MOK’s (Media Overkill’s) Waverazor is an interesting synth. They’re classing it as a ‘futuristic virtual synth’ that is using new forms of synthesis to generate its sound. From first glance it looks like quite a simple synth from the UI. But it’s actually quite complex, and getting to know this interface will really help you explore the capability of this instrument. There is a 30-day trial of the instrument on the Tracktion site, so you can test it while reading this review. Now let’s take a look and listen at this and see what it has to offer.
How it works is Waverazor generates waveforms which you can splice up to create unique customized waveforms from the original waveform shapes. This new way of working with oscillators is its unique selling point. So in the middle is the central oscilliscope, and by using the parameters you can morph the oscillators and waveshapes.
The synth contains 3 oscillators but these are super customizable. With this central wheel in the middle of the UI, you can select up to 16 sections of each oscillator, these are the splices and then on each one you can alter the Pitch-Volume, Phase-DC offset, and the Waveform shape.
And you can take this even a step further by going into the waveform categories and then the variations of the waveforms. Some of the waveform categories go into quite numerous variations. And now you can imagine if you have this much flexibility on each four splices of each oscillator, then it gets into quite complex waveshaping with this synth.
XY Vector Morphers
Under this central wheel you have two XY wheels, which they call Vector wheels. With these you can assign parameters to morph the waveshape. For example you can set the X to Cutoff and the Y to Resonance. And then easily morph the parameters of the patch giving you extra sound design choices.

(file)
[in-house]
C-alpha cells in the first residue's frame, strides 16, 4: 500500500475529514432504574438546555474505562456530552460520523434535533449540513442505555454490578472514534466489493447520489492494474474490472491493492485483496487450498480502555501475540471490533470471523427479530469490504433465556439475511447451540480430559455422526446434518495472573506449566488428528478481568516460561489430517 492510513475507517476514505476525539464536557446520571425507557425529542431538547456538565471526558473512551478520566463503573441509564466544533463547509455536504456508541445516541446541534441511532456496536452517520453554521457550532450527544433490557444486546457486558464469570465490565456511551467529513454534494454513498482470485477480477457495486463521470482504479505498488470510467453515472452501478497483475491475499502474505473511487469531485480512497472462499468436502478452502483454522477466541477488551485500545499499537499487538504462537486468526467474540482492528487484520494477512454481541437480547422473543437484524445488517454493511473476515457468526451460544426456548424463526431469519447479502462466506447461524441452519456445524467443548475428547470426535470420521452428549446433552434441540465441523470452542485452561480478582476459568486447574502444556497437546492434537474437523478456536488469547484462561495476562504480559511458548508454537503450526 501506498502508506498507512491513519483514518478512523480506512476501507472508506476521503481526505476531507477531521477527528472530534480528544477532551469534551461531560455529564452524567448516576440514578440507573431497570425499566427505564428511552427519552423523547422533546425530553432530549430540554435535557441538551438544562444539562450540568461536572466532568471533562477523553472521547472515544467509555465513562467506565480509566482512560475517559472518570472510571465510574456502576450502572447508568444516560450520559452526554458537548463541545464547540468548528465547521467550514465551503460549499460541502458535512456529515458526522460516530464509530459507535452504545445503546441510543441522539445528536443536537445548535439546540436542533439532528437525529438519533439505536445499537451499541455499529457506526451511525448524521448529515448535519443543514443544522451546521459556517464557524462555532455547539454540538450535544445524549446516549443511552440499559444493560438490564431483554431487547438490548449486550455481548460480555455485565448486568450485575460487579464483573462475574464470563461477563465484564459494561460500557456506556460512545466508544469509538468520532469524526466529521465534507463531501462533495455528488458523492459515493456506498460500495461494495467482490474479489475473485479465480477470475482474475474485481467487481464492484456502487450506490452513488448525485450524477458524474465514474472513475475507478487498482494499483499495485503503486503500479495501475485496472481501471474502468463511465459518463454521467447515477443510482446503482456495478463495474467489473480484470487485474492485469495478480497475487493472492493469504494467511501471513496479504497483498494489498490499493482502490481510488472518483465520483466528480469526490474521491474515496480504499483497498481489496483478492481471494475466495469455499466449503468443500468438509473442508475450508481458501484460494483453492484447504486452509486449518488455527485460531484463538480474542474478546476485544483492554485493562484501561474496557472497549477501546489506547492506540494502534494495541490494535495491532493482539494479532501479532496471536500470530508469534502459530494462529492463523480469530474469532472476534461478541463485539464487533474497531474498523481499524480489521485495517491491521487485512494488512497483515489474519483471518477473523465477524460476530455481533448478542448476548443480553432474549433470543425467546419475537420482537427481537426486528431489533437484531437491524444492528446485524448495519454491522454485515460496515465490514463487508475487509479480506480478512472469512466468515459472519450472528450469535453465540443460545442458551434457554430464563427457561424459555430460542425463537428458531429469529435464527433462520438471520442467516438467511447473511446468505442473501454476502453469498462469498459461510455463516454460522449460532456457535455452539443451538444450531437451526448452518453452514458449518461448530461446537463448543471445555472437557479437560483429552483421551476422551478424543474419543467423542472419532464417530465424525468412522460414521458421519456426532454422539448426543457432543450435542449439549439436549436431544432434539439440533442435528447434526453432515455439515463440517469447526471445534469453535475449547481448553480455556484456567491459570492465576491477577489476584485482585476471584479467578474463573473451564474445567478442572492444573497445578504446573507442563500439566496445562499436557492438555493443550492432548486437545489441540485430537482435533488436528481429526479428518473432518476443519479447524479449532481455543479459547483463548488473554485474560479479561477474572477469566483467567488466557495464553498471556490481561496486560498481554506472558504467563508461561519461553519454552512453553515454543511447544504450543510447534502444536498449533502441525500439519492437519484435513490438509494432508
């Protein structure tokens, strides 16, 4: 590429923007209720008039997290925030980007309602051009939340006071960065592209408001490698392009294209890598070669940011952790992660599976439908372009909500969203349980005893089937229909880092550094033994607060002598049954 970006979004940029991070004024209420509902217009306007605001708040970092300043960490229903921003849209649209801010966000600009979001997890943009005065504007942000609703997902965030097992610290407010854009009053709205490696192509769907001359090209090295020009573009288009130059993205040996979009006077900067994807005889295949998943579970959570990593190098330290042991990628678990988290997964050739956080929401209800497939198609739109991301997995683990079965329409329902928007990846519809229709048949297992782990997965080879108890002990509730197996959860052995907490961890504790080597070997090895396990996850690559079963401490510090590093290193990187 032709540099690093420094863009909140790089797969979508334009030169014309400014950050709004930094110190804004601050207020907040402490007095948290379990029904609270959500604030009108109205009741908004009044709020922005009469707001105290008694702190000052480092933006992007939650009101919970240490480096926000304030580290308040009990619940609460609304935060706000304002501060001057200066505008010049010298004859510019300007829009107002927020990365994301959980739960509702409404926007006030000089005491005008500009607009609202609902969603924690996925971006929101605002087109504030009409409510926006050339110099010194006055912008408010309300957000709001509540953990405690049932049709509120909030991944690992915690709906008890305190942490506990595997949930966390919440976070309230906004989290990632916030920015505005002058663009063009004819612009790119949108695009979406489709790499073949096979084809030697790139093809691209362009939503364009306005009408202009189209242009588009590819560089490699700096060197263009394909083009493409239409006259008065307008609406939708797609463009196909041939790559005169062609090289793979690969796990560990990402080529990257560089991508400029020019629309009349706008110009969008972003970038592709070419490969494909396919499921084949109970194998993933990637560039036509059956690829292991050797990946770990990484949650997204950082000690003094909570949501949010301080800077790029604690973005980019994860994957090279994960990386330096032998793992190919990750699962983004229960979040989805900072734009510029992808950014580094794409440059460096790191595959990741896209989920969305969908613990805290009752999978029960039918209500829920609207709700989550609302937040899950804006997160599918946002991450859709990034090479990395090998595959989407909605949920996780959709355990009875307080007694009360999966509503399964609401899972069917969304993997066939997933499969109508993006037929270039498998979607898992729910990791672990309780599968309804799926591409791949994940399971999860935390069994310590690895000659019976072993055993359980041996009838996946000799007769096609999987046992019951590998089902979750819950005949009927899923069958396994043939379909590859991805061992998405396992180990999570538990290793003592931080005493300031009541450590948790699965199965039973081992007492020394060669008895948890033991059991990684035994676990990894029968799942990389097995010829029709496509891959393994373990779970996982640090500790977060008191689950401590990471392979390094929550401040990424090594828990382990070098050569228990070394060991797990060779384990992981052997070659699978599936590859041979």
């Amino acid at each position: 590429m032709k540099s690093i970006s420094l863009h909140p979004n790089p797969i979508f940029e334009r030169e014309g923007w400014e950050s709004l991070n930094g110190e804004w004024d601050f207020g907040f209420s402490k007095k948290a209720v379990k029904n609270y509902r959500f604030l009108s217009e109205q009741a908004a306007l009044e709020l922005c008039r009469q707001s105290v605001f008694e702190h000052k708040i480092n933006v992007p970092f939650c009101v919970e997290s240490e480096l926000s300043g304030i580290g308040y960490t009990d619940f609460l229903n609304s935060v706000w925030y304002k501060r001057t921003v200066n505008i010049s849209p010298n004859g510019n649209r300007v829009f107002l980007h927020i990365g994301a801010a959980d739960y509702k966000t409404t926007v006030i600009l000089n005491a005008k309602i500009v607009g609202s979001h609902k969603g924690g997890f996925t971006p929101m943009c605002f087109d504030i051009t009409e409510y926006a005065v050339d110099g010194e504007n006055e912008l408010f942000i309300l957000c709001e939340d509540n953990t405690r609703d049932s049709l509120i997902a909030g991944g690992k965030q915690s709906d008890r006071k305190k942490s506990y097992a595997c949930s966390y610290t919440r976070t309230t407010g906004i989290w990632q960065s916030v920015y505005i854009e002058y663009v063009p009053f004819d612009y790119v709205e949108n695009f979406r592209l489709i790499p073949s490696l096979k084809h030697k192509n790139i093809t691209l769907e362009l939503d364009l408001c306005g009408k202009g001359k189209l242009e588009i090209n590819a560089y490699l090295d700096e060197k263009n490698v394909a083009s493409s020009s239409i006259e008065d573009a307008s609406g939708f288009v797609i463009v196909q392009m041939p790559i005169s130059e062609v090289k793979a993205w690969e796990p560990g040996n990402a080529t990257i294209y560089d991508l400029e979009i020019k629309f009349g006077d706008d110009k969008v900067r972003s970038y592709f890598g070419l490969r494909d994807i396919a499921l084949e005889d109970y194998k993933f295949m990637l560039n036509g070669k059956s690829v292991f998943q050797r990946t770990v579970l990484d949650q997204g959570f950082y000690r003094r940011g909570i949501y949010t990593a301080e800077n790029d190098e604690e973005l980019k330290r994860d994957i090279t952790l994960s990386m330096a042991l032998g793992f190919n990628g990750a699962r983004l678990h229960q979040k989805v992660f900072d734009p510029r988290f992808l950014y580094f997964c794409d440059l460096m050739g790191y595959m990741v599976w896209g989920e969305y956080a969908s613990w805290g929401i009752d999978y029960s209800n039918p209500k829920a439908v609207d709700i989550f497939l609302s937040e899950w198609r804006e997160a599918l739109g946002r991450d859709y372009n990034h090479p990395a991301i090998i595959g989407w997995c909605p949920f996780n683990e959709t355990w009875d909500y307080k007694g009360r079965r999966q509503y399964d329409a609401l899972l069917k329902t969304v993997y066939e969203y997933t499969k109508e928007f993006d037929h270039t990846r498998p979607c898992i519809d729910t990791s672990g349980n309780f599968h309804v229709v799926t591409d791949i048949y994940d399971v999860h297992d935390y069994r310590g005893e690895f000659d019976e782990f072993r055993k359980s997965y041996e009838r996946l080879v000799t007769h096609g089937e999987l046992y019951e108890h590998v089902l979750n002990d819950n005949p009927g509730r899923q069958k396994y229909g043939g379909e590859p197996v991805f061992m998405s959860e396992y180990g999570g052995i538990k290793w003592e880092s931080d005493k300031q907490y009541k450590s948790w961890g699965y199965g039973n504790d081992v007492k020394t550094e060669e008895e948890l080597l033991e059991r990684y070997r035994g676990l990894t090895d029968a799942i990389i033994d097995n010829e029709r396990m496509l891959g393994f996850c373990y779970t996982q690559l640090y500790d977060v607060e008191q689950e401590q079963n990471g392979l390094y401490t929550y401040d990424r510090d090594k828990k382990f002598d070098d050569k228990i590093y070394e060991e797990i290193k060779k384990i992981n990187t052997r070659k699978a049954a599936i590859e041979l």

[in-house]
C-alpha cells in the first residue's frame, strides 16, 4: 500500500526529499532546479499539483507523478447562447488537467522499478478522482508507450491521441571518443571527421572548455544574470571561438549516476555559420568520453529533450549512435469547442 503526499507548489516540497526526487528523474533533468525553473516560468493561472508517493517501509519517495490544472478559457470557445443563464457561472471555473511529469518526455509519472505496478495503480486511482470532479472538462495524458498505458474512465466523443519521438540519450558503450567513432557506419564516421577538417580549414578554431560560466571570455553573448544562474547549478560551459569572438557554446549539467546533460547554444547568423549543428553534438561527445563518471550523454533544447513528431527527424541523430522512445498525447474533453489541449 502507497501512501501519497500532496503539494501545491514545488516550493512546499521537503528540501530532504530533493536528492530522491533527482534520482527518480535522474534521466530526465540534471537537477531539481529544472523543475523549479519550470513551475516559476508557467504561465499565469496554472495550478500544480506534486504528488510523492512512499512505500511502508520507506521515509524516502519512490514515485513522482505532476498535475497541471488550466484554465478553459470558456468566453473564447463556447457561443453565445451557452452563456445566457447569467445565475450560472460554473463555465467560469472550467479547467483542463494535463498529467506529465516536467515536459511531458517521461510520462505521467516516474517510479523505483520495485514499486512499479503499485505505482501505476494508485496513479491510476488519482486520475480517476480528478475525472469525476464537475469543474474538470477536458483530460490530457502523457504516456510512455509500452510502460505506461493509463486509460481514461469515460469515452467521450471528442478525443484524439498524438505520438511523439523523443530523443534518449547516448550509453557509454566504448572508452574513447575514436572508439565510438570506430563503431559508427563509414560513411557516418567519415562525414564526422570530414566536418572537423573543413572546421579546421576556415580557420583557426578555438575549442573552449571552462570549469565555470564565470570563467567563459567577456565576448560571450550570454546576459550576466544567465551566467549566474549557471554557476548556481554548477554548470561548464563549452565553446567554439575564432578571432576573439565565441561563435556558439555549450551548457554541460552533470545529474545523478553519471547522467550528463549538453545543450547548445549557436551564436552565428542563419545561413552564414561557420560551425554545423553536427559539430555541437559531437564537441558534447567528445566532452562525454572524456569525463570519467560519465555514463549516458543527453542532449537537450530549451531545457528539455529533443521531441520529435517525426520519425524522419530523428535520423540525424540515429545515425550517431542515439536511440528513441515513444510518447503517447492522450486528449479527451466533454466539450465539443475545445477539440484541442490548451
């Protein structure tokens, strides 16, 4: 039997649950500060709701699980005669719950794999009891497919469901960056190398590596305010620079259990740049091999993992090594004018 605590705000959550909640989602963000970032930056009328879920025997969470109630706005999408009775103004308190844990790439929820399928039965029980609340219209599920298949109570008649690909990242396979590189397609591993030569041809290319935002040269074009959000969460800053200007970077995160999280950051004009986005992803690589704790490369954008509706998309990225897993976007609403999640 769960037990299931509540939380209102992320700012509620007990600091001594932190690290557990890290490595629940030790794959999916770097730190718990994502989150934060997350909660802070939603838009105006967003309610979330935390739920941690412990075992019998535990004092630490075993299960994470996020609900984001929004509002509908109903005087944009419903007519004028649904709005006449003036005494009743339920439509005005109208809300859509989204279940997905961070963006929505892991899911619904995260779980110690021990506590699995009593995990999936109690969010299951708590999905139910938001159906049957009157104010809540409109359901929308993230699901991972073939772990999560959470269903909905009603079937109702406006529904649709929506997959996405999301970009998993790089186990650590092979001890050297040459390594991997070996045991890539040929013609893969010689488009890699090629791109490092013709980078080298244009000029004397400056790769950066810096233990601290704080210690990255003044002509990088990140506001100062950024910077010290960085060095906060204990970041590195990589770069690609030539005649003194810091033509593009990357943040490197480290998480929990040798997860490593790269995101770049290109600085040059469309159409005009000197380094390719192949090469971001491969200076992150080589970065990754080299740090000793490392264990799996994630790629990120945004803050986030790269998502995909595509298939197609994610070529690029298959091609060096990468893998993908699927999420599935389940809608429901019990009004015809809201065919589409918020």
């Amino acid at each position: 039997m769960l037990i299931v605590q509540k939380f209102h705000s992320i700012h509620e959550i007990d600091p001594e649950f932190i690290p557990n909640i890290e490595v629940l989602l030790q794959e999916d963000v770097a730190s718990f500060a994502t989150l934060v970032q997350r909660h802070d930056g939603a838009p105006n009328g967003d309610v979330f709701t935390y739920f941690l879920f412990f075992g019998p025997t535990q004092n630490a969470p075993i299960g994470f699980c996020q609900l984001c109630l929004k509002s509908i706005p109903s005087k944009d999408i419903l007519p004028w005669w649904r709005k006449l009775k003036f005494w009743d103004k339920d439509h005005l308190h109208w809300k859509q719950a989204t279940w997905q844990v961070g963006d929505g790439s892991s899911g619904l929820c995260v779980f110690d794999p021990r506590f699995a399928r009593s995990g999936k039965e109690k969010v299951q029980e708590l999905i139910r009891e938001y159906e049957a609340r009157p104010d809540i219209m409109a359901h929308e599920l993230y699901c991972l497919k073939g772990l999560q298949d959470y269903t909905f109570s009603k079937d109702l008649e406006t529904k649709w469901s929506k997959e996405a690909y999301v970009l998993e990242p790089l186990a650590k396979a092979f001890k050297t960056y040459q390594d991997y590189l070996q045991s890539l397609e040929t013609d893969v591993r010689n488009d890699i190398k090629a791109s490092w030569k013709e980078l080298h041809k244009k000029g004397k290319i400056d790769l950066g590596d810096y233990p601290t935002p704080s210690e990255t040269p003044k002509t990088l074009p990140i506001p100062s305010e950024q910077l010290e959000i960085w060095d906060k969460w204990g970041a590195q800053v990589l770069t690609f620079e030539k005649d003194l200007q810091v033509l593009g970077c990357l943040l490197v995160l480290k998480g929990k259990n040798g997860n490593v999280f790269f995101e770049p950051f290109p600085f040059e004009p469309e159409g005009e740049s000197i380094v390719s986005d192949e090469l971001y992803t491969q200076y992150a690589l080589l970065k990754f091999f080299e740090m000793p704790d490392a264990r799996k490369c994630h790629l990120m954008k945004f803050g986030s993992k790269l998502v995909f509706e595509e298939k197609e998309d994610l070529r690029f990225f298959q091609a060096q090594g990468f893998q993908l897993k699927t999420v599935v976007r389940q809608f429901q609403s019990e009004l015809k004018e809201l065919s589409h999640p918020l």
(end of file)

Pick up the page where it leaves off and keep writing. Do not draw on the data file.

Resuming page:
You also have an arp included in the synth, with a section of different arp subdivisions and the direction of the arp. This can sync to your host, or you can set it for a different tempo.
To further enhance your sounds, there’s a collection of Macros that you can use to shape the synth more. Some of these really are great. They’ve been created by the sound designers for the respective patches. The ‘Supertune’ preset in some of the patches is great, as it really breaks up the waveform adding extra harmonics and giving very rich, and colorful sounds. Although it doesn’t seem like you can edit these macros, an update coming soon will change that in a big way. Currently they do work well in the patches.
Overall I found this synth to have a lot of options to help you carve out different waveform synth sounds. You do need to know a bit about synthesis before dabbling into this instrument. This helps you design your sounds better. But there’s a selection of patches you can jump for. And if you know your way around the synth better, you can tweak these for your own unique synth sounds.
I found that you can get very nice pad sounds that would work well in retro style genres with this instrument such as the whole 80’s comeback synth vibe. But that’s not to say it won’t work in other genres, but that’s just the style that came to mind when playing with this synth.
Price: $150 (currently on sale for $75)
- Even though they are selling it as futuristic I found it easily creates awesome throw backs to the 70-80s synth vibes.
- Great seeing a live view of what the waveform is doing as you shape and morph it.
- Some of the parameters are a bit confusing on what they actually do. It does require a read through of the manual and the online walkthrough videos to understand the synth better.
- Some functionality like envelopes, and a clear effects section are missing in version 1.0. However, the developers have explained this will be available when the editor version is released (free for existing customers).
- You can’t customize the Macros in the current version (this will be possible when the Deep Editor update is released).